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Prospective assessment of urinary and bowel symptoms, and sexual function between laparoscopic assisted vaginal radical trachelectomy and radical hysterectomy
  1. Nasuh Utku Dogan1,
  2. Christhardt Kohler2,3,
  3. Tatiana Pfiffer4,
  4. Andrea Plaikner3,
  5. Xin Le5 and
  6. Giovanni Favero4,6
  1. 1 Department of Gynecology, Faculty of Medicine, Akdeniz University, Antalya, Turkey
  2. 2 Department of Gynecology, University of Cologne, Koln, Germany
  3. 3 Department of Special Operative and Oncologic Gynecology, Asklepios Clinic Hamburg-Altona, Hamburg, Germany
  4. 4 Department of Gynecology, Asklepios Clinic Lich, Hessen, Germany
  5. 5 Gynecological Minimal Invasive Center, Capital Medical University, Beijing, China
  6. 6 Department of Gynecology, University Hospital Giessen-Marburg, Hessen, Germany
  1. Correspondence to Dr Nasuh Utku Dogan, Department of Gynecology, Akdeniz University Faculty of Medicine, Antalya, Turkey; nasuhutkudogan{at}yahoo.com

Abstract

Objective Radical trachelectomy is a valid alternative to radical hysterectomy in women with a desire to retain their fertility. Data regarding the oncological outcomes of radical trachelectomy are comparable with those of radical hysterectomy but information regarding urinary and sexual function is limited. The aim of this study was to prospectively evaluate and compare quality of life, urinary and bowel symptoms, and sexual dysfunction between patients who underwent laparoscopic assisted vaginal radical trachelectomy versus radical hysterectomy for early-stage cervical cancer.

Methods Patients who underwent laparoscopic assisted vaginal radical trachelectomy or radical hysterectomy along with sentinel or systemic pelvic lymphadenectomy were included between May 2015 and January 2017. Patients were asked to complete a validated questionnaire (German pelvic symptom questionnaire) on bladder, bowel, prolapse, and sexual function, and total pelvic score, at least 48 hours before surgery and 6 months after surgery.

Results A total of 51 patients were included. Of these, 26 patients (50.9%) underwent laparoscopic assisted vaginal radical trachelectomy and 25 (49.1%) underwent radical hysterectomy. No patient was converted to laparotomy. The majority of patients (76%) were diagnosed with International Federation of Gynecology and Obstetrics (FIGO 2018) stage 1B1 disease, with squamous cell carcinoma (54%) and grade II tumors (52%). Four patients (7.8 %) experienced perioperative complications (two grade II and two grade III complications according to the Clavien–Dindo classification). In the preoperative evaluation, the median scores for the four items of the questionnaire (bladder, bowel, prolapse, and sexual items) and total pelvic score were comparable between the two groups. The mean scores for radical hysterectomy and radical trachelectomy at the beginning of the study for bladder, bowel, prolapse, and sexual function were 0.93 versus 0.71, 0.71 versus 1.01, 0.12 versus 0.1, and 1.06 versus 1.0, respectively. On preoperative testing, the median scores for all four items of the questionnaire (pbladder=0.821, pbowel=0.126, pprolapse=0.449, psexual=0.965) and the total pelvic score (p=0.756) were comparable between the two groups. The radical hysterectomy group had worse total pelvic scores at the 6 month postoperative survey compared with baseline (p=0.03). There was no difference in bladder (p=0.07) or bowel symptoms (p=0.07) in the radical hysterectomy group comparing baseline with the 6 month assessment. Women undergoing radical hysterectomy experienced more urinary morbidity than women undergoing vaginal trachelectomy at 6 weeks (p=0.025). However, the mean bladder and pelvic scores in the 6 month control were comparable between patients who had and those who had not experienced urinary morbidity (pbladder=0.127, ptotal pelvic score=0.480).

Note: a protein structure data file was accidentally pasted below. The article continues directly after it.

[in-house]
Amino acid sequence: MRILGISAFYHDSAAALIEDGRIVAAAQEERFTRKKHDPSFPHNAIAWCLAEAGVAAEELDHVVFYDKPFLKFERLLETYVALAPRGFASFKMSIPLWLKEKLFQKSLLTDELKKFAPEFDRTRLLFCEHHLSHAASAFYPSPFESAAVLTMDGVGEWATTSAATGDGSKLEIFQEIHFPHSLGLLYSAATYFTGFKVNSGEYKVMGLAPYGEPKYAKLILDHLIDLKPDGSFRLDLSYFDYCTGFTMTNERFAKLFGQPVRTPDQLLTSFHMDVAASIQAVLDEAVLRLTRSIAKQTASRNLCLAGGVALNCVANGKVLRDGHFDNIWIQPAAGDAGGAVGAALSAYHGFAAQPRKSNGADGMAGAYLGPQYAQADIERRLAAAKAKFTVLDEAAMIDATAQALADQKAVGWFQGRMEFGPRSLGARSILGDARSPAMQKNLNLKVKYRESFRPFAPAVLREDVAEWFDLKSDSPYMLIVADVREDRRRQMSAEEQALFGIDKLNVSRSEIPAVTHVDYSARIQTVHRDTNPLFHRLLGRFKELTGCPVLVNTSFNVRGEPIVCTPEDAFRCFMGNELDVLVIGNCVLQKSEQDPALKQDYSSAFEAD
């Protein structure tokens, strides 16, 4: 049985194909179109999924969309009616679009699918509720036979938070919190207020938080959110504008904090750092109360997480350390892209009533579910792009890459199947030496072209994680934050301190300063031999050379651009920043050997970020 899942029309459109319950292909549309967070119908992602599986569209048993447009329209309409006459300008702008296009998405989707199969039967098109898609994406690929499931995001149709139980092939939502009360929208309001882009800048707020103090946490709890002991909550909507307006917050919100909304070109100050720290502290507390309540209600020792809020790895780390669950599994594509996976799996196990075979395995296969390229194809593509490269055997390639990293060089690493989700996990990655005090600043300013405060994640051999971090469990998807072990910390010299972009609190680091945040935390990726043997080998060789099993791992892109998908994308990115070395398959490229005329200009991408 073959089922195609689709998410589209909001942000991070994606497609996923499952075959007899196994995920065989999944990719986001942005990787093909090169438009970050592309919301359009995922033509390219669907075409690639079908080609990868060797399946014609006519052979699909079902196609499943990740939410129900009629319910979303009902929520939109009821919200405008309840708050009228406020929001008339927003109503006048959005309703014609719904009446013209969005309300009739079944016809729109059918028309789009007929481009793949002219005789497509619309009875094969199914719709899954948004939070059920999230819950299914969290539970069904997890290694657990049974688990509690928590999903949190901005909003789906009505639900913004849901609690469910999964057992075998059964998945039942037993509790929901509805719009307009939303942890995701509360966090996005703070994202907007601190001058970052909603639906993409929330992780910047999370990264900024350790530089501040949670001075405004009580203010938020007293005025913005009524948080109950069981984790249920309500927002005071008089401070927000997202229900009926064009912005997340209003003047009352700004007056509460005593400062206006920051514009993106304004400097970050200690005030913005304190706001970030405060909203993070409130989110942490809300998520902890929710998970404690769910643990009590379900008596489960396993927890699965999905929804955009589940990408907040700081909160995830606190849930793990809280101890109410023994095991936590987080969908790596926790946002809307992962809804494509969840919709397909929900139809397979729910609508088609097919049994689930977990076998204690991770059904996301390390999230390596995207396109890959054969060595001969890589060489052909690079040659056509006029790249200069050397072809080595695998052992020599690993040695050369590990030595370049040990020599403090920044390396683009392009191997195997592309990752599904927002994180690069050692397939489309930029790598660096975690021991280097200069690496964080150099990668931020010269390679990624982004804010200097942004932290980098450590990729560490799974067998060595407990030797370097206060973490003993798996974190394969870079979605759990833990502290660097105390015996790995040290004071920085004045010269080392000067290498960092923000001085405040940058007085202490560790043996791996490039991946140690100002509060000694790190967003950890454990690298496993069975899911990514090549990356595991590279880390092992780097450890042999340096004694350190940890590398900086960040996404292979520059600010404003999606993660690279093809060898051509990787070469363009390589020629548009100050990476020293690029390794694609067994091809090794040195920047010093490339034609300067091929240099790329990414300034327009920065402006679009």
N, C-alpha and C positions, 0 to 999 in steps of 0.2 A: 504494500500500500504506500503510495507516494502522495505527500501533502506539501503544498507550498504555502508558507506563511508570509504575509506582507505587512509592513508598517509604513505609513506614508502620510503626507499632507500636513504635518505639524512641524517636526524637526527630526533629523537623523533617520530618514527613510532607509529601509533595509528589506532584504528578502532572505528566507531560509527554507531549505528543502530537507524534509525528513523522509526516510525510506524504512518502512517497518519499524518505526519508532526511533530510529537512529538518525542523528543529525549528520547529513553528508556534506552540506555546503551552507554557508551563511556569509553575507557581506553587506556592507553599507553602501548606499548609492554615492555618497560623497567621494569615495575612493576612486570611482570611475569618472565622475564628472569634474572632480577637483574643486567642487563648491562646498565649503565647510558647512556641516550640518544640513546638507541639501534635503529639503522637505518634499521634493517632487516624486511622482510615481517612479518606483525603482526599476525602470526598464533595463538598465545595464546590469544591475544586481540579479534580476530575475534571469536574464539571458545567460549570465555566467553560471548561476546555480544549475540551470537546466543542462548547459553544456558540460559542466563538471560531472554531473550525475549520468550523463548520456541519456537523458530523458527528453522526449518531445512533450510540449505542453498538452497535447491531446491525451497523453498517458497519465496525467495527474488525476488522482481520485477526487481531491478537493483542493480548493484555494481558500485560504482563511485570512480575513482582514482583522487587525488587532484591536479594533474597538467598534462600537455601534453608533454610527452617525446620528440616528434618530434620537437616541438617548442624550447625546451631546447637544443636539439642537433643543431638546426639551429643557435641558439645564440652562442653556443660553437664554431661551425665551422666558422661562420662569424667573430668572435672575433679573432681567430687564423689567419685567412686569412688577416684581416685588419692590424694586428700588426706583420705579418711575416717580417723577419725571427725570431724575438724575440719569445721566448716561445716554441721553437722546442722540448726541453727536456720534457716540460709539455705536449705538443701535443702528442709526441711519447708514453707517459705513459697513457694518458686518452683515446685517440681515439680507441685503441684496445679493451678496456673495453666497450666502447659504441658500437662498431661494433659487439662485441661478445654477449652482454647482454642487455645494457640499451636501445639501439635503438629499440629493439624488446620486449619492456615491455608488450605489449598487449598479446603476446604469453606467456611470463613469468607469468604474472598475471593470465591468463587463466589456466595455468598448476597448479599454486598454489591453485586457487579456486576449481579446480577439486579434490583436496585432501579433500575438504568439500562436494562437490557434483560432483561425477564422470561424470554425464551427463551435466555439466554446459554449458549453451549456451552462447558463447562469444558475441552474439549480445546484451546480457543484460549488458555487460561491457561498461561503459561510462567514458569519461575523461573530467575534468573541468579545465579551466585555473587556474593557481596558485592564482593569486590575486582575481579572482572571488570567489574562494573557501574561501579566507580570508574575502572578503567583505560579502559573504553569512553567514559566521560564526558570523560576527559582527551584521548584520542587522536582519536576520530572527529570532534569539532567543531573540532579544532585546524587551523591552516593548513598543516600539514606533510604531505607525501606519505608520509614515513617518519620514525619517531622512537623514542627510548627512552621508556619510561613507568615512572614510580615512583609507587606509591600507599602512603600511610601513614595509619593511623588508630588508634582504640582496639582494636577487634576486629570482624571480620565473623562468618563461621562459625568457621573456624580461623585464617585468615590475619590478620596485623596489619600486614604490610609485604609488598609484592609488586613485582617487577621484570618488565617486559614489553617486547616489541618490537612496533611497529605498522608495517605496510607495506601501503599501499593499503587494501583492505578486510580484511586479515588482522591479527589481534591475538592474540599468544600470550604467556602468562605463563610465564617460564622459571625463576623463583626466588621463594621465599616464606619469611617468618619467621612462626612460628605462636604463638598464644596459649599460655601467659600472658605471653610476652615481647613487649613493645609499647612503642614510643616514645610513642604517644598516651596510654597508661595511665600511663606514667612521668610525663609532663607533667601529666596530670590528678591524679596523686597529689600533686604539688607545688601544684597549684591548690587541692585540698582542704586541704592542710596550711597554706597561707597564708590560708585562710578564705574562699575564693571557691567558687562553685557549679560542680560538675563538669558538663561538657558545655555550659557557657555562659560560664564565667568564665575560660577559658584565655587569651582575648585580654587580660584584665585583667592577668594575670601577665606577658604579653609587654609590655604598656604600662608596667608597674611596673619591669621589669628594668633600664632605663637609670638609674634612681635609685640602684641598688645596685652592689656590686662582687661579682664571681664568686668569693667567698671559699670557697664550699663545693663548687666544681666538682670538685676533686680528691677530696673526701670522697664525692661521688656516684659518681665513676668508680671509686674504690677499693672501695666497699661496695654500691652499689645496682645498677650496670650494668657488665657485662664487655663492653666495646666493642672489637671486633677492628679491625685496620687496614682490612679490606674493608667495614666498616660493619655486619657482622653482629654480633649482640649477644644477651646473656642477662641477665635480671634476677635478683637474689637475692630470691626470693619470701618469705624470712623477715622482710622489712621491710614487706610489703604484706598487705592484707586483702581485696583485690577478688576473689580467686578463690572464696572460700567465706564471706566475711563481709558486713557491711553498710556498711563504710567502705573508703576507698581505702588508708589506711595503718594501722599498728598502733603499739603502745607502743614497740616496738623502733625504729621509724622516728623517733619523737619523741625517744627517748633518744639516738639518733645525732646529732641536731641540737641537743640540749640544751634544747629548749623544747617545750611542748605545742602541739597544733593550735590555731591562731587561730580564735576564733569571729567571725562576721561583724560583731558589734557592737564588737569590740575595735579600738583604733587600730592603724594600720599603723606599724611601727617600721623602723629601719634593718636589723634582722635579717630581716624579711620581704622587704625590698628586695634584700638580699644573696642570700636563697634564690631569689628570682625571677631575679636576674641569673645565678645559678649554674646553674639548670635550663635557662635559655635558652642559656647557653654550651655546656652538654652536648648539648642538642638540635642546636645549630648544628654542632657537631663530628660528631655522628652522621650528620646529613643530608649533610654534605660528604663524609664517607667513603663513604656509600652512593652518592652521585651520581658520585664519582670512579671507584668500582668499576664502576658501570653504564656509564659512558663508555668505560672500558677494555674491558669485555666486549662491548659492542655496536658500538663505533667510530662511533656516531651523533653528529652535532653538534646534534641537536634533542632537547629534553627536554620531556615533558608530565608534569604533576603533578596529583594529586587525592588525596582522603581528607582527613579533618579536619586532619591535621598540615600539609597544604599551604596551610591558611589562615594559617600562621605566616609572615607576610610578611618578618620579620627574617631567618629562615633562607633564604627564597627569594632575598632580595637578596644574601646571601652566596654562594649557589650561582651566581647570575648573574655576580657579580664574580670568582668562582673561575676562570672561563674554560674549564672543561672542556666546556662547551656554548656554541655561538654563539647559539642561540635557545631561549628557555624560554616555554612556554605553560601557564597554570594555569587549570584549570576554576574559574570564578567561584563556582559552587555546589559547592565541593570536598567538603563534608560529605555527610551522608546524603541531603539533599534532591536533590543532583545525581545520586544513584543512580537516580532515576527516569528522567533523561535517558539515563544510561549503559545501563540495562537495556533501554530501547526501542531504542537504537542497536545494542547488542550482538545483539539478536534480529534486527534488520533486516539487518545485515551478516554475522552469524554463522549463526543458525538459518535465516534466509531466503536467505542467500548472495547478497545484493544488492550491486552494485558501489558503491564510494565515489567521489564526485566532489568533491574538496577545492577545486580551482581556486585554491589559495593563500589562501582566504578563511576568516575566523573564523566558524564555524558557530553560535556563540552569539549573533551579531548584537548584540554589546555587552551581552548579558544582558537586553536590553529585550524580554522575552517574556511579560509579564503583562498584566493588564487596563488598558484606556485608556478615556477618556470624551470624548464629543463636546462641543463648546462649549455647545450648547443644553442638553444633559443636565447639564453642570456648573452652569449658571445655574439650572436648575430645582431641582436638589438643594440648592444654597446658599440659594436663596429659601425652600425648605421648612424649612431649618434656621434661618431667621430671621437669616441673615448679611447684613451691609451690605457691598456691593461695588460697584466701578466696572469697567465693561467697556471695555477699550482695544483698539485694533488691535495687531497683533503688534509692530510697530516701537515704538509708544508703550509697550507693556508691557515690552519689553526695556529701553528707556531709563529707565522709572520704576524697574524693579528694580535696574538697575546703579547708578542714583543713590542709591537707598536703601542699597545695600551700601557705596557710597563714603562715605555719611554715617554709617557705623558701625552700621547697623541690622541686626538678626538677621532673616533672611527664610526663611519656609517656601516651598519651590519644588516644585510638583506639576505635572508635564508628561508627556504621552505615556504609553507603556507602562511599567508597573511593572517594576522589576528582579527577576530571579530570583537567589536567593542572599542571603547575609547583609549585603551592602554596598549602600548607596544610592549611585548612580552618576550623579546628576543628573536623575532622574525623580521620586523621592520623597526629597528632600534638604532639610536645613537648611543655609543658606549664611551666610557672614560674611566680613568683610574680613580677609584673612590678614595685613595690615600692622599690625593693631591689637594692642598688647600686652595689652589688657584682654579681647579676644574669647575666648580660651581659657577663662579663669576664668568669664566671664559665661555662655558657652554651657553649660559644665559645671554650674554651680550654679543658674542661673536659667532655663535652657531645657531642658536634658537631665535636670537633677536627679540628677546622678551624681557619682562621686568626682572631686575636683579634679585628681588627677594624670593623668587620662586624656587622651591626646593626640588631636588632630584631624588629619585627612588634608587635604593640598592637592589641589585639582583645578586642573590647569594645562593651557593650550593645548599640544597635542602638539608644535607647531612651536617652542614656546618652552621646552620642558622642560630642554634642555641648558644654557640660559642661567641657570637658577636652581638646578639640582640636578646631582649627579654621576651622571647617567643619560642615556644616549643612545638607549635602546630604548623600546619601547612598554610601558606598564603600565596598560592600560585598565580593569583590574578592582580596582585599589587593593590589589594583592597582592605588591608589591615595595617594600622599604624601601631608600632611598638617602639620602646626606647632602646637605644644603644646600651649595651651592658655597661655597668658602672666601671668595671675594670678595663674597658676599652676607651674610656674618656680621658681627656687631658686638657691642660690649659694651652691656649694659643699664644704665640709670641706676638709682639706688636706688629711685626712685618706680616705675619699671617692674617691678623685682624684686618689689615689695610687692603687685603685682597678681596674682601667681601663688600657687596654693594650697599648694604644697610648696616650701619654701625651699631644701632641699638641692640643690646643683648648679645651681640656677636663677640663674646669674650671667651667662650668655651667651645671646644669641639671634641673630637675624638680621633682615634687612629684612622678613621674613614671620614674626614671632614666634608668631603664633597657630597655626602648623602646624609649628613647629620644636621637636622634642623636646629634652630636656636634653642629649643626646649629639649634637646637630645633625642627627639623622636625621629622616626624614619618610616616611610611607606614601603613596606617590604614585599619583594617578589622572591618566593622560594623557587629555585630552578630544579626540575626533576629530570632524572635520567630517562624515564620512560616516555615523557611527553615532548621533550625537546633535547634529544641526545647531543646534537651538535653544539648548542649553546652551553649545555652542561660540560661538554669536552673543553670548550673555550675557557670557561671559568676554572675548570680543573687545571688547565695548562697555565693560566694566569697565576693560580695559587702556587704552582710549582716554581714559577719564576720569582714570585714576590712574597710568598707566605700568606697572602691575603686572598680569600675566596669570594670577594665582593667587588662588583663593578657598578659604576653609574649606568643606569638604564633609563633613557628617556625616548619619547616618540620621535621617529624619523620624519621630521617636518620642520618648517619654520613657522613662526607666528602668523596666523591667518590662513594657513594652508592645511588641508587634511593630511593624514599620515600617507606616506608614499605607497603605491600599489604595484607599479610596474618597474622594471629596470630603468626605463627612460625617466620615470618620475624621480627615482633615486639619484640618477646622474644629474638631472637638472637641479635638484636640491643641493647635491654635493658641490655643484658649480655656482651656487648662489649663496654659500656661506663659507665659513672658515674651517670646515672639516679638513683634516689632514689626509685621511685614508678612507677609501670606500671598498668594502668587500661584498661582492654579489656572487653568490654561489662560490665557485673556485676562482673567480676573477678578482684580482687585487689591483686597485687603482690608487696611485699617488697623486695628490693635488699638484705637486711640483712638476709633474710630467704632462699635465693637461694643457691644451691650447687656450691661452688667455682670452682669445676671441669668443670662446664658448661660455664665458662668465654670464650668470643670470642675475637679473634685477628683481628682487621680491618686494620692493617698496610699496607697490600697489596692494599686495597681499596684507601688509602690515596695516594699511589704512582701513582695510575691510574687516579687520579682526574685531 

Conclusion Patients undergoing laparoscopic assisted vaginal radical trachelectomy had similar pelvic scores in both the preoperative and postoperative periods. However, patients undergoing radical hysterectomy showed worse total pelvic scores on the postoperative assessment compared with the baseline evaluation. Urinary dysfunction in the early postoperative phase was more common in the radical hysterectomy group than in trachelectomy group.

  • cervical cancer
  • laparoscopy
  • radical trachelectomy
  • radical hysterectomy
  • quality of life

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Footnotes

  • Contributors NUD designed the study, collected the data, wrote the manuscript, and revised the manuscript intellectually. CK, TP, and GF designed the study and revised the manuscript intellectually. AP and XL collected the data and revised the manuscript intellectually.

  • Funding The authors have not declared a specific grant for this research from any funding agency in the public, commercial, or not-for-profit sectors.

  • Competing interests None declared.

  • Patient consent for publication Not required.

  • Ethics approval Institutional review board approval was obtained from the Hamburg ethics committee (PV5000).

  • Provenance and peer review Not commissioned; externally peer reviewed.

  • Data availability statement Data are available upon reasonable request.

  • Author note Nasuh Utku Dogan is a TUBİTAK Scholar.

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